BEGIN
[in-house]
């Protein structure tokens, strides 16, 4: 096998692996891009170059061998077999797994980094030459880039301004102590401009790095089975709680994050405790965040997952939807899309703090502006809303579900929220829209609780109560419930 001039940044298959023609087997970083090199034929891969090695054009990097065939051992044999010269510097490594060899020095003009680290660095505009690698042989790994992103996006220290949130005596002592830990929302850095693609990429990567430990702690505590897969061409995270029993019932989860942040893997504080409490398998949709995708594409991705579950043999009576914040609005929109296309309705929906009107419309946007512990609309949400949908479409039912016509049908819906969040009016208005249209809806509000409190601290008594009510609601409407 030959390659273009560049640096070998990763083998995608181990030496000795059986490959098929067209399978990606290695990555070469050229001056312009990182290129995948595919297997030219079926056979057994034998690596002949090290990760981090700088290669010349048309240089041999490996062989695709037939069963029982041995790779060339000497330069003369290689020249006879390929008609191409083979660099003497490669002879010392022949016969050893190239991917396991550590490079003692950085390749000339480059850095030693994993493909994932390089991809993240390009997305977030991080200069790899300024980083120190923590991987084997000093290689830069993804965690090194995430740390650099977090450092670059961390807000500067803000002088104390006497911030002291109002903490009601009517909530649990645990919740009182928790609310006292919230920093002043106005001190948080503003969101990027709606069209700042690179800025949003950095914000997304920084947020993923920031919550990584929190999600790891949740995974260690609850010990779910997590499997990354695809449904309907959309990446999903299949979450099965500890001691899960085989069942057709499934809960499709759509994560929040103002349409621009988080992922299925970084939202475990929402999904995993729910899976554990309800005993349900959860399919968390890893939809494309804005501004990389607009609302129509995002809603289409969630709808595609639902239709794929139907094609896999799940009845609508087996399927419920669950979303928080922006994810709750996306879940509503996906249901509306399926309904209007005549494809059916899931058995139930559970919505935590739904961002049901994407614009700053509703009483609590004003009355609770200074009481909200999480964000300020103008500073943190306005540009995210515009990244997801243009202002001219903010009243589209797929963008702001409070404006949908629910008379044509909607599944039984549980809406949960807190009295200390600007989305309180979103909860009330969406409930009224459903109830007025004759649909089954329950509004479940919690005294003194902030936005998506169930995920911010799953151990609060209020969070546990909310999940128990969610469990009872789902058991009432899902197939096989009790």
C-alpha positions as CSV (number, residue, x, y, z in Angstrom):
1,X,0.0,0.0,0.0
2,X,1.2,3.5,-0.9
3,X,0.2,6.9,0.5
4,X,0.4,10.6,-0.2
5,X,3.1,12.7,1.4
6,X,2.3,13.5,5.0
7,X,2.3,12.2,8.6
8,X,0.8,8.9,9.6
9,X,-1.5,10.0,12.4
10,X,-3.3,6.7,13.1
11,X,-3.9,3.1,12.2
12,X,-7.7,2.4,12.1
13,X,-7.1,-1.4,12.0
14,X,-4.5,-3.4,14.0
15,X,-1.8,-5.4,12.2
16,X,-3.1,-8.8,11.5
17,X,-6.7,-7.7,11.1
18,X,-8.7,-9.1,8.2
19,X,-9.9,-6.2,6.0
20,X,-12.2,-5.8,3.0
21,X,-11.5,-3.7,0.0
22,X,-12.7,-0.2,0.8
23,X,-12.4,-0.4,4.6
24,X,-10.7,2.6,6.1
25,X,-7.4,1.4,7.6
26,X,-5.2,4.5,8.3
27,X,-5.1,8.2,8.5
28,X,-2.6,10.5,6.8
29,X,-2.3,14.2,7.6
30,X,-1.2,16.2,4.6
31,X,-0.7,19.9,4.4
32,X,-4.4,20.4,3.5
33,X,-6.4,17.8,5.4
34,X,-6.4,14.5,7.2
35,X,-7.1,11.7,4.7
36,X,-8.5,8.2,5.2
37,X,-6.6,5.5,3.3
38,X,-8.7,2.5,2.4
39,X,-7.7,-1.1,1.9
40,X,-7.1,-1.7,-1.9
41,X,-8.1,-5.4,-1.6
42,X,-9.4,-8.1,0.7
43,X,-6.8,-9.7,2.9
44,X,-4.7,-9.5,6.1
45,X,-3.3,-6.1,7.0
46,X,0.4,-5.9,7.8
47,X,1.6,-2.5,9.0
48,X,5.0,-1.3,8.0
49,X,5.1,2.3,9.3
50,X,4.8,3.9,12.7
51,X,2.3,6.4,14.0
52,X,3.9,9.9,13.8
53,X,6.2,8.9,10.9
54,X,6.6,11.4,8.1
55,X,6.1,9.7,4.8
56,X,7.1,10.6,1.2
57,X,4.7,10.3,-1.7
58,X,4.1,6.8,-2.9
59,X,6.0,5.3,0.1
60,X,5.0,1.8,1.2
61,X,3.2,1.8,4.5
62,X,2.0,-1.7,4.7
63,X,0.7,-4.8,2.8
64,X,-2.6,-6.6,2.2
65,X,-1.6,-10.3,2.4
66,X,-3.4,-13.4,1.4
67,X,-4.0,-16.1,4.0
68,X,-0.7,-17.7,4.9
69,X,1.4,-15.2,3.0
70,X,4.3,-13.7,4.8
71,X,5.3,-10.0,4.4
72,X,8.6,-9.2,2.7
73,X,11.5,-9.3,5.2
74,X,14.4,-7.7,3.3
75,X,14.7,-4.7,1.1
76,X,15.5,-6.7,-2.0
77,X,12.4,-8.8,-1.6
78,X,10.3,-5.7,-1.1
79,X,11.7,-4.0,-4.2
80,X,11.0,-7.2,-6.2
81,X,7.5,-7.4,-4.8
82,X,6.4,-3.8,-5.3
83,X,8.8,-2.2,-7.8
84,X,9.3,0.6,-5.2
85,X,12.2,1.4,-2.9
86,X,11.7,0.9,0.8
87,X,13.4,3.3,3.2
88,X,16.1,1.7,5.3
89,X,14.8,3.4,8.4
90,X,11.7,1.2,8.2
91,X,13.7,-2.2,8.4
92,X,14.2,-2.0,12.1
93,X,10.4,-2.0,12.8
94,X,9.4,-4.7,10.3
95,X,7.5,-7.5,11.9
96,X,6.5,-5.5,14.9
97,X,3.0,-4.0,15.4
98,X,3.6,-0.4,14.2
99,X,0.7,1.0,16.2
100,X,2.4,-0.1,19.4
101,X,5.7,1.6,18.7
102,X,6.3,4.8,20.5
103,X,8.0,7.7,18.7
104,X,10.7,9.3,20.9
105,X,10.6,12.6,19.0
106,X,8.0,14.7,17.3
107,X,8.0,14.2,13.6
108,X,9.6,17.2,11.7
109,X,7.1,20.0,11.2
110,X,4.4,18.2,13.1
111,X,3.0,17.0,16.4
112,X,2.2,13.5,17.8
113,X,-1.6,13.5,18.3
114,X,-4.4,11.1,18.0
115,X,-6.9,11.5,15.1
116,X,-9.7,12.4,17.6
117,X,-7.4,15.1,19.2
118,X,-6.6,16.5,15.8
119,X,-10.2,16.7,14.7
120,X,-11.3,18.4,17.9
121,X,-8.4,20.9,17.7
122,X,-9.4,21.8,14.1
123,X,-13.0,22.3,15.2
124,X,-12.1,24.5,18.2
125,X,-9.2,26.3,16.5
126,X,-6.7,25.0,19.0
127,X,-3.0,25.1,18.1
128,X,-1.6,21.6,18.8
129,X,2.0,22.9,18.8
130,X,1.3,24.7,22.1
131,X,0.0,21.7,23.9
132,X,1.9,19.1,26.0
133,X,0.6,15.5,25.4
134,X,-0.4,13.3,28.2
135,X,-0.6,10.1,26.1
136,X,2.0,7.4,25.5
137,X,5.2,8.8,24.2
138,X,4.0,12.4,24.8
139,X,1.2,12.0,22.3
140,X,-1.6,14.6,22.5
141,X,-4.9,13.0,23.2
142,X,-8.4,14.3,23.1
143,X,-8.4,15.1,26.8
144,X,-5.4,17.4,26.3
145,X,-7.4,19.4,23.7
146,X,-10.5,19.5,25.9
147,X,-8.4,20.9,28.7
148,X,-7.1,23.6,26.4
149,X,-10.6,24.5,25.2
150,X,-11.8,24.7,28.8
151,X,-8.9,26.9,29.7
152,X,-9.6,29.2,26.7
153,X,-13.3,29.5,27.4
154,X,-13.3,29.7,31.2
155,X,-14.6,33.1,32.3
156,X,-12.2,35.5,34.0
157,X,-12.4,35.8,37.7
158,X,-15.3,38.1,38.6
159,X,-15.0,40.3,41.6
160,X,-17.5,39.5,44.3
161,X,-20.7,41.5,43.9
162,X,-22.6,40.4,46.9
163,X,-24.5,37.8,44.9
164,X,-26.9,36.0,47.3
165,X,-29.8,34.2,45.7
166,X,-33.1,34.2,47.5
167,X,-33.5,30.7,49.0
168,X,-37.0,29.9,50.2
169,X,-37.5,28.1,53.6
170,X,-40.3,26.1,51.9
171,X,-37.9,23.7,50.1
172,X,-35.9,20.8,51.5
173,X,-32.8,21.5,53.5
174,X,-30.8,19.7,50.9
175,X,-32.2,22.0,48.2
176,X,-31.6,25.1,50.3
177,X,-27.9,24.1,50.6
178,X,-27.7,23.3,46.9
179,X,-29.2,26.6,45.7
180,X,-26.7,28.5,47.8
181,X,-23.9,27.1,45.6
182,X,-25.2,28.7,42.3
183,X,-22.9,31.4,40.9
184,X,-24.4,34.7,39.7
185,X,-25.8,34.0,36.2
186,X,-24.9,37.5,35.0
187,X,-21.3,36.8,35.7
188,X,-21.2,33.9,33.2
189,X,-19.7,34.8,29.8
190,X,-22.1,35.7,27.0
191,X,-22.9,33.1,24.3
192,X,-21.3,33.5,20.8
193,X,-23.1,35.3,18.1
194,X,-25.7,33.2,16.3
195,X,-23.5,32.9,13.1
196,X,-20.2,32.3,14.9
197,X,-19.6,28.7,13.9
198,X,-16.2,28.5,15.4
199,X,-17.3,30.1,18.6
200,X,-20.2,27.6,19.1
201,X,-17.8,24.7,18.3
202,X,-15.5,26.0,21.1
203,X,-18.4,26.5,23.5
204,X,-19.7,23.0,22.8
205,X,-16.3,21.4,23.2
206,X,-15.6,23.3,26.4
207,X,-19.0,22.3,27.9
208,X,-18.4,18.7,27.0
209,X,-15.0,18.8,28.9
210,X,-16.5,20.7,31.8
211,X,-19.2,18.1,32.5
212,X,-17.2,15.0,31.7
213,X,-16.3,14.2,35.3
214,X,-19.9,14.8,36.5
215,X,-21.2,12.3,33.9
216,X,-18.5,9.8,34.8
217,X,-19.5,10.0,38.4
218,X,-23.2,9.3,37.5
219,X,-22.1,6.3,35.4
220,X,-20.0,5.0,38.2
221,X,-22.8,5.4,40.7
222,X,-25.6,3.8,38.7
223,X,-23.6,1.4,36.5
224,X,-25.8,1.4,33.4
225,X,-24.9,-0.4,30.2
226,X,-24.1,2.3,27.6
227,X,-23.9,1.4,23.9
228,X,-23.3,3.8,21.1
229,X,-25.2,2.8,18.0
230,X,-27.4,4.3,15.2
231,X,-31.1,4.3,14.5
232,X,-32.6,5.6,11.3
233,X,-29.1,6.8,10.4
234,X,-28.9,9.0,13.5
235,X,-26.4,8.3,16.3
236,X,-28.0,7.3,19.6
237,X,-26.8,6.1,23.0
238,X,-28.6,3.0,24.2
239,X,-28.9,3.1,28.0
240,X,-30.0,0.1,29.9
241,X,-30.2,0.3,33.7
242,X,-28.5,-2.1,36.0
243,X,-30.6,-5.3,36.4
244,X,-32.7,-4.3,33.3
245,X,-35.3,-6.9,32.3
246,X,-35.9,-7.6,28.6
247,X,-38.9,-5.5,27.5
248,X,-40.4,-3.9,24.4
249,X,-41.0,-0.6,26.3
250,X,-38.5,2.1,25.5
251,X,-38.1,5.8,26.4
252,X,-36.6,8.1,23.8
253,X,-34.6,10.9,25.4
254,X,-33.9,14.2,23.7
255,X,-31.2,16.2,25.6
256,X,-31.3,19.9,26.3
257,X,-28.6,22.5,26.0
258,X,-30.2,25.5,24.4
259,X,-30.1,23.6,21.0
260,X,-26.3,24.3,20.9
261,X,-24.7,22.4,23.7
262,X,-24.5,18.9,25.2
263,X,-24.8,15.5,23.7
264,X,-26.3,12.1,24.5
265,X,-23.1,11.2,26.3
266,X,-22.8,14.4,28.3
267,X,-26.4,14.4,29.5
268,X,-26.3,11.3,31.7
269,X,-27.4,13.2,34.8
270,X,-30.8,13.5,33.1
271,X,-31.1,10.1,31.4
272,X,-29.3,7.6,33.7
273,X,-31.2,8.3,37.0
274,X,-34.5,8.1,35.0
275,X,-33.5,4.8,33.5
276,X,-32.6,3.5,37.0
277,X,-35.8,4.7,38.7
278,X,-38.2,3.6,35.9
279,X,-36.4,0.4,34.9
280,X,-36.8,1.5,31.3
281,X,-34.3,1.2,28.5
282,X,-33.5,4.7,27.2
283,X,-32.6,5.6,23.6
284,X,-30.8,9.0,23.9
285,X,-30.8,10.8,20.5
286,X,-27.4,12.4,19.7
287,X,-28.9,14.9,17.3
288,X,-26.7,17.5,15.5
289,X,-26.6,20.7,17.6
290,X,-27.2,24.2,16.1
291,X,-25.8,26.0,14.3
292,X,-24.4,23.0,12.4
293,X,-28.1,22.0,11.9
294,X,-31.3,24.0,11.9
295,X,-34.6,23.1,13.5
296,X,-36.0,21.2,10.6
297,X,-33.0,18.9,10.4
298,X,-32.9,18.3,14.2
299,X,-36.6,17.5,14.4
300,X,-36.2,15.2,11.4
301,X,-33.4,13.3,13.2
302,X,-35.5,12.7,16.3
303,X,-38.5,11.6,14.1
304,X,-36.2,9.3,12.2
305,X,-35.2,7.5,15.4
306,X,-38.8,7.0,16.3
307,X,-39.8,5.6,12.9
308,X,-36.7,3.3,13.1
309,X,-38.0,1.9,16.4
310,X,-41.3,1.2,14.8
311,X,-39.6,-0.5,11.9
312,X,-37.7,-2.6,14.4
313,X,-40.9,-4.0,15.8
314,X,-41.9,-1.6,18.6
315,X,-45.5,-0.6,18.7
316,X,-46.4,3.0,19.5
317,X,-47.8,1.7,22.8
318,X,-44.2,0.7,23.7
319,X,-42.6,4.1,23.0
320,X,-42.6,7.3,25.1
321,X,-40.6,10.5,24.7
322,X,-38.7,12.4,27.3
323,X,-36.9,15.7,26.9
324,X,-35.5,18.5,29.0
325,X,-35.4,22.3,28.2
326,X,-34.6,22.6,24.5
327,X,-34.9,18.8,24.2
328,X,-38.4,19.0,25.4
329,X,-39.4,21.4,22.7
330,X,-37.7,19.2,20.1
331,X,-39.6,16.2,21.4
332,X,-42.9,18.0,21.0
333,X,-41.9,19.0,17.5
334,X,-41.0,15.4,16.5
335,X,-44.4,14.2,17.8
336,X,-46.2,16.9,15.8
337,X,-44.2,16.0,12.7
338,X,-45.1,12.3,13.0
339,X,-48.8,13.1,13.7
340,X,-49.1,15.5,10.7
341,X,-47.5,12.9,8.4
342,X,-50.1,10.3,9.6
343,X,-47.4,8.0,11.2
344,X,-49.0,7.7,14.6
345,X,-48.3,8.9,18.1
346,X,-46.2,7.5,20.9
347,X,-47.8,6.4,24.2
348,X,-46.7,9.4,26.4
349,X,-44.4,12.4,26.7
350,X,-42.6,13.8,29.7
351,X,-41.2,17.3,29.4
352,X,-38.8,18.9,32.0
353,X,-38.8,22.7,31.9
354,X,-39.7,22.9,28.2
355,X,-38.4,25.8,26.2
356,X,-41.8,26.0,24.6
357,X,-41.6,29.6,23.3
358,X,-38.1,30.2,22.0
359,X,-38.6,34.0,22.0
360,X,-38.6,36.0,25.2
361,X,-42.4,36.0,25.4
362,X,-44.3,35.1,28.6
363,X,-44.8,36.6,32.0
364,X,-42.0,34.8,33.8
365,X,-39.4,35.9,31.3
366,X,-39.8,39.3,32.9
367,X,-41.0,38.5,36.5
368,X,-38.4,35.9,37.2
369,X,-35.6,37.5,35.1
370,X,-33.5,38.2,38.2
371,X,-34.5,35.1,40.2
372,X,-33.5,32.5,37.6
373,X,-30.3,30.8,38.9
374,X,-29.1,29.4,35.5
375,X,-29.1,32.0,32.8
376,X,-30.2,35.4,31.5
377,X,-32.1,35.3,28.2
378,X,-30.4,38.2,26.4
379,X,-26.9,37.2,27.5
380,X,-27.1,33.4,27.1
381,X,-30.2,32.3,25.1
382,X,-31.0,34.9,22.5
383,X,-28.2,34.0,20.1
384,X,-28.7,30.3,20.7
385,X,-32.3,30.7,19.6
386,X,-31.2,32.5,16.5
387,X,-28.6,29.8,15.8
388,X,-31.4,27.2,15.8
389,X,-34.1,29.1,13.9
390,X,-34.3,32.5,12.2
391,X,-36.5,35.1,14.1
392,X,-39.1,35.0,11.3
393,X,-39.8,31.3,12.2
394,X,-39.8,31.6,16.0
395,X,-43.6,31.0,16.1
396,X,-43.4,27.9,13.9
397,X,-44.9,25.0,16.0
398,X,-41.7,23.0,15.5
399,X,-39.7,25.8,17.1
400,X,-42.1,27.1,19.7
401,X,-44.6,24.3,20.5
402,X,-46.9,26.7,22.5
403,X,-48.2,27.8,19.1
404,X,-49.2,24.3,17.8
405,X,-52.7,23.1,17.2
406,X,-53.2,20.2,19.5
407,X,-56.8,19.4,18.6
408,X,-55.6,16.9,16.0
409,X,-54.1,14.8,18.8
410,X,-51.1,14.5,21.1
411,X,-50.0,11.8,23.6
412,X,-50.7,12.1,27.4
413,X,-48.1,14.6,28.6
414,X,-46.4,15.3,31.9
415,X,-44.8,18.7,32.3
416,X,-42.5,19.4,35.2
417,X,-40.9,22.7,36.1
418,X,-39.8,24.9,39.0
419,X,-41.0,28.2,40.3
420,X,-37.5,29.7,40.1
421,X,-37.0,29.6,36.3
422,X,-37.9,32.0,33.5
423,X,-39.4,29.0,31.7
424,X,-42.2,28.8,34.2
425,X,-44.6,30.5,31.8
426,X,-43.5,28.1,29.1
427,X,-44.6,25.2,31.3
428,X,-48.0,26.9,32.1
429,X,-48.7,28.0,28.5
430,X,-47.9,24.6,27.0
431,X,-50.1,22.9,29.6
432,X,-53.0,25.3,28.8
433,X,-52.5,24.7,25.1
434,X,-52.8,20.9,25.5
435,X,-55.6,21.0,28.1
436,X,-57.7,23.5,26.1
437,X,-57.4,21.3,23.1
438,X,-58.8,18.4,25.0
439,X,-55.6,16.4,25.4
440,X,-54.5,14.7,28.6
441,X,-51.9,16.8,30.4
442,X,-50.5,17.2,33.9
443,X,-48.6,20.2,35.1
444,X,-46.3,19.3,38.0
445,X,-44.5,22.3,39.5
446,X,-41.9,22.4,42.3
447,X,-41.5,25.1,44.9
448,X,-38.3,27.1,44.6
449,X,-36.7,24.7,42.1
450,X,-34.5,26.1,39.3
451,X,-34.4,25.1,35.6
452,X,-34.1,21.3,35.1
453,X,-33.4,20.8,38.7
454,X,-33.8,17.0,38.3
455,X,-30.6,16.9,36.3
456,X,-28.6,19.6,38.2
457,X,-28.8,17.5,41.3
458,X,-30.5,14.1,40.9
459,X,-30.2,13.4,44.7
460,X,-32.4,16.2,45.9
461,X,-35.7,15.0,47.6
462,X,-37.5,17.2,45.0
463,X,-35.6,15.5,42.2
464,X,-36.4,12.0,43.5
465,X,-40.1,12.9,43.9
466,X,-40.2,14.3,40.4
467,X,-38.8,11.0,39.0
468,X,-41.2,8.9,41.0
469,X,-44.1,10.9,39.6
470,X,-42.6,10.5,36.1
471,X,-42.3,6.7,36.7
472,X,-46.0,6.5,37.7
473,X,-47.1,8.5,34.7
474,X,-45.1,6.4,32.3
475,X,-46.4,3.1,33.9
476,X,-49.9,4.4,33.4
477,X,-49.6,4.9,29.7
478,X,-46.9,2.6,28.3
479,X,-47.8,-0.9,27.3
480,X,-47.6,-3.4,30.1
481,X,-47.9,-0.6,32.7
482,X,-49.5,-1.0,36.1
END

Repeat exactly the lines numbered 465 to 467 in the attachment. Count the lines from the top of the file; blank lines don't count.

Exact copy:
462,X,-37.5,17.2,45.0
463,X,-35.6,15.5,42.2
464,X,-36.4,12.0,43.5